Would the wives be able to make medical decisions for each other or only their husband? If the wives disagree about a medical decision for their husband do you go by a majority vote? Does the first wife get more say than a second or third wife? What if a small business owner decided that he could save on health insurance by marrying all his employees? I realize fraud can occur in current heterosexual marriages, but at least there youre only limited to one person. Would there have to be a cap on the number of people one could marry? I could go on all day, but the point is that a government sanctioning of polygamy would be a very different legal institution than marriage.

I personally dont have a theoretical problem with polygamy, but in practice I believe that issues of jealousy and fairness (especially regarding treatment of women) would inevitably arise.

351
bman over 7 years ago

"#349/Anon: "That website you sent me to was obviously an anti-gay website..."

Since everyone can be said to have a bias we get around that by checking the facts offered.

Thus if all you can say about the site is that it had "bias," and can say nothing wrong about its "facts," that speaks in its favor.

To dismiss a site that offers facts simply because it has "bias" is to ignore facts based on one's own bias.

352
bman over 7 years ago

"#349/Anon: Two consenting adults should be allowed to do whatever they want in a bedroom, and the courts agree with me (Lawrence v. Texas)."

That is essentially correct but its also moot because the issue is not about whether, "two consenting adults should be allowed to do whatever they want in a bedroom."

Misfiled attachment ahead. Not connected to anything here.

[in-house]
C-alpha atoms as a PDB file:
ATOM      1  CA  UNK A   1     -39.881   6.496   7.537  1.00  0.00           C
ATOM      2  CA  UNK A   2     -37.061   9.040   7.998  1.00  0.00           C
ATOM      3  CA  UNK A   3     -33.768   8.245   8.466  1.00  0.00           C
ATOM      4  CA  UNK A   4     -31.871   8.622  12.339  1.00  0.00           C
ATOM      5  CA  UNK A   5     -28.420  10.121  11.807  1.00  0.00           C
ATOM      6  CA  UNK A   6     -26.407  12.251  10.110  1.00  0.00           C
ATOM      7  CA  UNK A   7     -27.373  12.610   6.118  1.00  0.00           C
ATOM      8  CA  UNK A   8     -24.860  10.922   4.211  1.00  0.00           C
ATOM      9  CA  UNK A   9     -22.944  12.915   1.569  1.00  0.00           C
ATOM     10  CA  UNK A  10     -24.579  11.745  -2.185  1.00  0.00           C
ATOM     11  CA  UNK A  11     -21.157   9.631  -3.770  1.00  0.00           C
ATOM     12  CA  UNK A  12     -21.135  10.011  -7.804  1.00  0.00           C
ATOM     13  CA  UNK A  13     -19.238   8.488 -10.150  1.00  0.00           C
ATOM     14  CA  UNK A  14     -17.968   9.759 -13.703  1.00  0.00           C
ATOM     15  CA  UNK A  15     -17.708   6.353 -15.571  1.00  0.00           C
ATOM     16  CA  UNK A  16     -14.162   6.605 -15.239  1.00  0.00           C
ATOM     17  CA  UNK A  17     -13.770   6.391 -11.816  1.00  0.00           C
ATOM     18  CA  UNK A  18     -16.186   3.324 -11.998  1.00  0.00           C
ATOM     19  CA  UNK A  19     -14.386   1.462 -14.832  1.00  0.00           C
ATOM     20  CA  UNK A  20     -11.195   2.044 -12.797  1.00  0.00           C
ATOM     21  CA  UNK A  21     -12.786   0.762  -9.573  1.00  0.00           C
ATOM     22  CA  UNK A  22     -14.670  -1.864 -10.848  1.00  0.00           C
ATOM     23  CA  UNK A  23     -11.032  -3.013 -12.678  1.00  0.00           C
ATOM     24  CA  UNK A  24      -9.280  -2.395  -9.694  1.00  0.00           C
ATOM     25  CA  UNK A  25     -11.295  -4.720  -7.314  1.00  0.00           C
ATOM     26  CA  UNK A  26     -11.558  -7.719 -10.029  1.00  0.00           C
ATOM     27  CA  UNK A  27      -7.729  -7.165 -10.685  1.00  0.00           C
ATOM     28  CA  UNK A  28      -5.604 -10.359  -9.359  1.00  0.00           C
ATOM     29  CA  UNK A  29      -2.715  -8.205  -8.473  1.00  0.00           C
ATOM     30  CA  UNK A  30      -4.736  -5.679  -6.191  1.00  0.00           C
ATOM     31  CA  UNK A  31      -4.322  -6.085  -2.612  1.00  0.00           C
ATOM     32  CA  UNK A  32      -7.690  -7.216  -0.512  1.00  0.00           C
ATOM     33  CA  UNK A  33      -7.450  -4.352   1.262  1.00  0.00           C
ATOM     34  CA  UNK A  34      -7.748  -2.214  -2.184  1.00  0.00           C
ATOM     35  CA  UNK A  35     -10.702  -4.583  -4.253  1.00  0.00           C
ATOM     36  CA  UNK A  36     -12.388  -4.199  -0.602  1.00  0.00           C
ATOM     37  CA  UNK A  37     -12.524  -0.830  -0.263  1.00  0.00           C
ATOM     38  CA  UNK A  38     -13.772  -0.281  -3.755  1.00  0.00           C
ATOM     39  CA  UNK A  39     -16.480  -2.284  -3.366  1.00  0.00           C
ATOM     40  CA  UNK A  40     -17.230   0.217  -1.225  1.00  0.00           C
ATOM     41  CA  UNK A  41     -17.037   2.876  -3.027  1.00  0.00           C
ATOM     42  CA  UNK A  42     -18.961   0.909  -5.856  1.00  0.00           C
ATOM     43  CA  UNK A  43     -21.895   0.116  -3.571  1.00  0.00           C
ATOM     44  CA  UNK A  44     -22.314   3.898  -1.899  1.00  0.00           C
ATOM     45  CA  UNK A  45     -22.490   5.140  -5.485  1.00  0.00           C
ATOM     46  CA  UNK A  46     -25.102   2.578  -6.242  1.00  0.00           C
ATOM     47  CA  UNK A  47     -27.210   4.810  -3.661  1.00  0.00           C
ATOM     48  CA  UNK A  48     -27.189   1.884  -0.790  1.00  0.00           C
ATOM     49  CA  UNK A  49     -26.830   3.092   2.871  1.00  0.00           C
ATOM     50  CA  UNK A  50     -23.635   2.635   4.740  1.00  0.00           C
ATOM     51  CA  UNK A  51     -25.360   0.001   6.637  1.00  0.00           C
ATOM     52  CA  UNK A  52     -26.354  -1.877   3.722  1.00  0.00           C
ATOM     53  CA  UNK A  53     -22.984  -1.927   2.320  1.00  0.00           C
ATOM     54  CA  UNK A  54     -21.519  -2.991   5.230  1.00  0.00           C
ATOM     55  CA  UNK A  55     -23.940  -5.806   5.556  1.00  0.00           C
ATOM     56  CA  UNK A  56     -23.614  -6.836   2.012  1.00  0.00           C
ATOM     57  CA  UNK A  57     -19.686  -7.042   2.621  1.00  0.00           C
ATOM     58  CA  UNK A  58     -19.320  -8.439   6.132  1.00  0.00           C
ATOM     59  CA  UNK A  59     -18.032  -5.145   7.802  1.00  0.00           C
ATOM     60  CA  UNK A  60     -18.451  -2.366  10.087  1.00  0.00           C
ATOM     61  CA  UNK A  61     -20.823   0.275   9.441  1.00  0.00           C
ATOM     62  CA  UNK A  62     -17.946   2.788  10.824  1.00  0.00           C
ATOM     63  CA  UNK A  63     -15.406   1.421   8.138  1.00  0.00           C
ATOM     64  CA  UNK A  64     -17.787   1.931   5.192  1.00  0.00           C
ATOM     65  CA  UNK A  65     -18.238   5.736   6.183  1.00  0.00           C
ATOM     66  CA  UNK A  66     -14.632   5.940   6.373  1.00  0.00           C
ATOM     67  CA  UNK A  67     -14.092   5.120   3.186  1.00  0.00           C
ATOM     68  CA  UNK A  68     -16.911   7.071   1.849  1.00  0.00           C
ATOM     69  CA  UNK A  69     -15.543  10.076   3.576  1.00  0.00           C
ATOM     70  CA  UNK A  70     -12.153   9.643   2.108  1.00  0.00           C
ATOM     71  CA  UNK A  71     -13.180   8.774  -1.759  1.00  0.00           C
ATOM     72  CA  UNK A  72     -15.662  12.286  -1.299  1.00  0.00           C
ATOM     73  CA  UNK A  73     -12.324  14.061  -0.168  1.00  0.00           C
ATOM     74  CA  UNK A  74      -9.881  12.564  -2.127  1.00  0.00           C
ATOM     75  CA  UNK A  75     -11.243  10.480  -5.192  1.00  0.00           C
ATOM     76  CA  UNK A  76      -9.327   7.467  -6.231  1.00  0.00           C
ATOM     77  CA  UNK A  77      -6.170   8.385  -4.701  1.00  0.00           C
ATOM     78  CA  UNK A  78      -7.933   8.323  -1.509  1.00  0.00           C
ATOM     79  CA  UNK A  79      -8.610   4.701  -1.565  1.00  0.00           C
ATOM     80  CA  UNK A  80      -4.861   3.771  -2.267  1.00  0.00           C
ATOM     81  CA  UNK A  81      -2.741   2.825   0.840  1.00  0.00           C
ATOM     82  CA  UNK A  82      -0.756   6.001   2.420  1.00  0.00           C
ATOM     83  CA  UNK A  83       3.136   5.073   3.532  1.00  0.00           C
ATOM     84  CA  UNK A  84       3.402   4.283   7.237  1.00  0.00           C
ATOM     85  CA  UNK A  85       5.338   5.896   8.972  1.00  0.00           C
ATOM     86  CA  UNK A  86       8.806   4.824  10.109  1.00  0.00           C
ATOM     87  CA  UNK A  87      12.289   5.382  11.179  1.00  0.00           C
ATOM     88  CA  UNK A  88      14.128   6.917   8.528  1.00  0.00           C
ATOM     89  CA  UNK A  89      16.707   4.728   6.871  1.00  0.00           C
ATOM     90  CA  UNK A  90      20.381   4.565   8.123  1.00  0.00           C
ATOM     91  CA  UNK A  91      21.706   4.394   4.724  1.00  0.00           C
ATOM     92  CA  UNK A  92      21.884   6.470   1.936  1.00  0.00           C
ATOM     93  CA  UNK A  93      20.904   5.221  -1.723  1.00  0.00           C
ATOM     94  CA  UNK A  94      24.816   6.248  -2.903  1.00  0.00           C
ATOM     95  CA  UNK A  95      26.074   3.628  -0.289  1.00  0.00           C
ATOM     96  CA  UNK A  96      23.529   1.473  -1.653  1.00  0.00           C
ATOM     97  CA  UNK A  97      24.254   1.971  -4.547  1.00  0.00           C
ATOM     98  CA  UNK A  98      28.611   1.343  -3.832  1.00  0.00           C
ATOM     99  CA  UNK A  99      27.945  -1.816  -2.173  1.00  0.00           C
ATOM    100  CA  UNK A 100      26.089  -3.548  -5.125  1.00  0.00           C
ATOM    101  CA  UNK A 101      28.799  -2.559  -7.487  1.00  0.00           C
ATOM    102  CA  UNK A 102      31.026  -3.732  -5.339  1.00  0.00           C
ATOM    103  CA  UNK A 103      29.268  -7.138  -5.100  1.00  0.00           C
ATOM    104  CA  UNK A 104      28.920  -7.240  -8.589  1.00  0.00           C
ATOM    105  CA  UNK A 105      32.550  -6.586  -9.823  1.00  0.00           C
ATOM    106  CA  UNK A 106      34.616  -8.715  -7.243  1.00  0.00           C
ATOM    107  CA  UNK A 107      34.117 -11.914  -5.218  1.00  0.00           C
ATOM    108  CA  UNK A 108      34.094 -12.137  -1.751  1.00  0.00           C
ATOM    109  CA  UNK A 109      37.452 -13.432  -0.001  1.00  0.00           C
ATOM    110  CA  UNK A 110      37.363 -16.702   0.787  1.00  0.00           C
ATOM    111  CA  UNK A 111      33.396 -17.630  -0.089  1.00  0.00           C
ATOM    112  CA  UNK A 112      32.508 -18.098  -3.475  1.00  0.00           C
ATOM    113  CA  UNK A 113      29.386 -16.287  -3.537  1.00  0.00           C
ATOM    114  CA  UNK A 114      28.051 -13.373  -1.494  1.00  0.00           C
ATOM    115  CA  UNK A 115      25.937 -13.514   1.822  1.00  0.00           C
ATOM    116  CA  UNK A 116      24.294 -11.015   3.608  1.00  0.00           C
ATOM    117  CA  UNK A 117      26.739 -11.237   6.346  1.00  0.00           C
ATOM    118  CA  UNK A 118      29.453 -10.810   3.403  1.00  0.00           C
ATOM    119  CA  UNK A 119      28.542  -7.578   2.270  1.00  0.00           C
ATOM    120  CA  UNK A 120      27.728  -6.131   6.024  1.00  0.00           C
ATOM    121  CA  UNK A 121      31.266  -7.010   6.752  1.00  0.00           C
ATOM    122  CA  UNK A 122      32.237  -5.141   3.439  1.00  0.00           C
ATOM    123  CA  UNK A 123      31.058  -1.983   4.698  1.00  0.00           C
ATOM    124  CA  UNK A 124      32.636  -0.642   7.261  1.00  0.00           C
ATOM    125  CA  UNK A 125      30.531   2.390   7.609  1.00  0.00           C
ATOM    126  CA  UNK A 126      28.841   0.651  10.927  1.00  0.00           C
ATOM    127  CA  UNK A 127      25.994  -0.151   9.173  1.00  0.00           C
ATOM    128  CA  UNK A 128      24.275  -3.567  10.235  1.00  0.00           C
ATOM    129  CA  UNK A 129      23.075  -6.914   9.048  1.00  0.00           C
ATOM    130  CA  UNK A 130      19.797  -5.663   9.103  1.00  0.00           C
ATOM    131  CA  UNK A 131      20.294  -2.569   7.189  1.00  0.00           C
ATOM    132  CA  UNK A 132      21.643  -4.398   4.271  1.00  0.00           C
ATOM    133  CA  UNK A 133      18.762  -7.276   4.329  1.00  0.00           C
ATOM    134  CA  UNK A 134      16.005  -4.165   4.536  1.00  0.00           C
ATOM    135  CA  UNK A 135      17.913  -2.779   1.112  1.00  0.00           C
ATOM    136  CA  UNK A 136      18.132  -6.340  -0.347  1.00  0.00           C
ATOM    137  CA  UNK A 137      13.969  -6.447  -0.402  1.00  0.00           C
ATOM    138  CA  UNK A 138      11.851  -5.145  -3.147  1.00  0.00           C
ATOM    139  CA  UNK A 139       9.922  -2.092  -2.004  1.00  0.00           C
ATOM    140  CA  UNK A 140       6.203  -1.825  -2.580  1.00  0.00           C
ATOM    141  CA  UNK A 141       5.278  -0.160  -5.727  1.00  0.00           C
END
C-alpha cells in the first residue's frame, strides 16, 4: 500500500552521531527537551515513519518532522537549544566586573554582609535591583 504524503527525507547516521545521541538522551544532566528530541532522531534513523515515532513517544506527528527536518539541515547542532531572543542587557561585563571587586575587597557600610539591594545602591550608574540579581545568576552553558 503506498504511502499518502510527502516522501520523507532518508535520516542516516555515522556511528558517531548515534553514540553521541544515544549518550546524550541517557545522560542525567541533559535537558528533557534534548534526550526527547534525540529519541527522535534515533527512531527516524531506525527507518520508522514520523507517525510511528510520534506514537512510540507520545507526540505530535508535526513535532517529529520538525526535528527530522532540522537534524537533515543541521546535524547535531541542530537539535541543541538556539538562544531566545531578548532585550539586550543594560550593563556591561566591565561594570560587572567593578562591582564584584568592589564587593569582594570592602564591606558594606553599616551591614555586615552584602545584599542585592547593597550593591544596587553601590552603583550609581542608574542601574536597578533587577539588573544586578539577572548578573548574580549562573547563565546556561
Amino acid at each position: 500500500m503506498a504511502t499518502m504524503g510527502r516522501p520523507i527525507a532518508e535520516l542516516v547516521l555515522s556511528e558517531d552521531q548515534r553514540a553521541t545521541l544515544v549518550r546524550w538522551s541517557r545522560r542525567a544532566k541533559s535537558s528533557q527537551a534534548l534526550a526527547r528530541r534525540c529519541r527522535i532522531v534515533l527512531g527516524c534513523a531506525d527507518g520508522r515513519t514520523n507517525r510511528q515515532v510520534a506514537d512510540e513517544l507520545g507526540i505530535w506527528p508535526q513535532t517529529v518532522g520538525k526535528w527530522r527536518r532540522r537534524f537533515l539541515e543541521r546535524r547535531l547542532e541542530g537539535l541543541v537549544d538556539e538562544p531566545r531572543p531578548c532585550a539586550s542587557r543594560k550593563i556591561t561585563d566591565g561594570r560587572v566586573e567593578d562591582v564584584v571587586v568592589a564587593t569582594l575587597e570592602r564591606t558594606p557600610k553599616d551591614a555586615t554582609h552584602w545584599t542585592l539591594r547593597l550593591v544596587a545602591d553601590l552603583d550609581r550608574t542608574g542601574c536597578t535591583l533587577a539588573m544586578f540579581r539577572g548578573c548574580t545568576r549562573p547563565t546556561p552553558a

Lawrence found that consensual sexual conduct between two gay adults should not be treated as a criminal violation.

It did not require equal treatment by the state or formal government recognition of homosexual relationships.

"The present case...does not involve whether the government must give formal recognition to any relationship that homosexual persons seek to enter."

In other words, Lawrence allows the state to have a public policy that formally recognizes and prefers opposite sex relationships, but it forbids the state to criminalize private homosexual relationships.

I think most Christians would find that acceptable as well, which is why your point about the right to privacy seems moot.

353
bman over 7 years ago

"#349/Anon: I know you dismiss these studies, but I actually am a scientist, so Im going to trust that I can discern whats good science and whats propaganda."

I asked this of Peter before but maybe you can answer it.

Which studies look at long term effects on children who have two gay male parents?

354
bman over 7 years ago

From: http://www.nycf.info/position-papers/same-sex-marriage/409-nycf-files-suit-against-state-senate

New Yorkers for Constitutional Freedoms Files Lawsuit to Overturn NY SSM

The plaintiffs, represented by the Liberty Counsel, contend that same-sex marriage legislation was only able to pass the State Legislature through:

- meetings that violated New York State Open Meetings Laws.

- the suspension of normal Senate voting procedures to prevent Senators who opposed the bill from speaking.